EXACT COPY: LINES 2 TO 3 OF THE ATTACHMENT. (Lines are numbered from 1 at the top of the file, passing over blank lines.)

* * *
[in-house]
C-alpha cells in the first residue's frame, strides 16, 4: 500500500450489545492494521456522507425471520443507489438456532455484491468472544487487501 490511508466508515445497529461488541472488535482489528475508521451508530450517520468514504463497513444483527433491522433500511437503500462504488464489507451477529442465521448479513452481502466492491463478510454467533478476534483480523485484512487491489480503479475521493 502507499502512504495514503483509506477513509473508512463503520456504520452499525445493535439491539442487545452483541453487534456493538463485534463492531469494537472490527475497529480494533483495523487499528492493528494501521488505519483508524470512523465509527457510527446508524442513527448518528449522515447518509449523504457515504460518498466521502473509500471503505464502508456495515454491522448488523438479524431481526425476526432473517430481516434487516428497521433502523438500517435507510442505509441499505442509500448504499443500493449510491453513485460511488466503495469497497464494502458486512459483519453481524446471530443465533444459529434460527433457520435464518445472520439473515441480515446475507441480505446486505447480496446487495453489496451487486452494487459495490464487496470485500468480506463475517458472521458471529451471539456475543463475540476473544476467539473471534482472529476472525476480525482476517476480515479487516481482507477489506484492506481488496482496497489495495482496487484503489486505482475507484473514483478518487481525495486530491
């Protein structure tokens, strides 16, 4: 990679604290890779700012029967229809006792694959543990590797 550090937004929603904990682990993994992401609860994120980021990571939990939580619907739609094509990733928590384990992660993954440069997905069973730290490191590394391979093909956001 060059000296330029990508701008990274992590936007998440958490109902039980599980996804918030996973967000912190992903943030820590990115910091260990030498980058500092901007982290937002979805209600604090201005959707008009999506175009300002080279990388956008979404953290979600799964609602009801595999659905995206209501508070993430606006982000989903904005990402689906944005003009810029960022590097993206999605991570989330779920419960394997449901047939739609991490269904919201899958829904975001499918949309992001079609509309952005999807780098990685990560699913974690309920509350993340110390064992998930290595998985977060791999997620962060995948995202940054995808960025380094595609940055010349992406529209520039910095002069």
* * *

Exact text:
C-alpha cells in the first residue's frame, strides 16, 4: 500500500450489545492494521456522507425471520443507489438456532455484491468472544487487501 490511508466508515445497529461488541472488535482489528475508521451508530450517520468514504463497513444483527433491522433500511437503500462504488464489507451477529442465521448479513452481502466492491463478510454467533478476534483480523485484512487491489480503479475521493 502507499502512504495514503483509506477513509473508512463503520456504520452499525445493535439491539442487545452483541453487534456493538463485534463492531469494537472490527475497529480494533483495523487499528492493528494501521488505519483508524470512523465509527457510527446508524442513527448518528449522515447518509449523504457515504460518498466521502473509500471503505464502508456495515454491522448488523438479524431481526425476526432473517430481516434487516428497521433502523438500517435507510442505509441499505442509500448504499443500493449510491453513485460511488466503495469497497464494502458486512459483519453481524446471530443465533444459529434460527433457520435464518445472520439473515441480515446475507441480505446486505447480496446487495453489496451487486452494487459495490464487496470485500468480506463475517458472521458471529451471539456475543463475540476473544476467539473471534482472529476472525476480525482476517476480515479487516481482507477489506484492506481488496482496497489495495482496487484503489486505482475507484473514483478518487481525495486530491
């Protein structure tokens, strides 16, 4: 990679604290890779700012029967229809006792694959543990590797 550090937004929603904990682990993994992401609860994120980021990571939990939580619907739609094509990733928590384990992660993954440069997905069973730290490191590394391979093909956001 060059000296330029990508701008990274992590936007998440958490109902039980599980996804918030996973967000912190992903943030820590990115910091260990030498980058500092901007982290937002979805209600604090201005959707008009999506175009300002080279990388956008979404953290979600799964609602009801595999659905995206209501508070993430606006982000989903904005990402689906944005003009810029960022590097993206999605991570989330779920419960394997449901047939739609991490269904919201899958829904975001499918949309992001079609509309952005999807780098990685990560699913974690309920509350993340110390064992998930290595998985977060791999997620962060995948995202940054995808960025380094595609940055010349992406529209520039910095002069």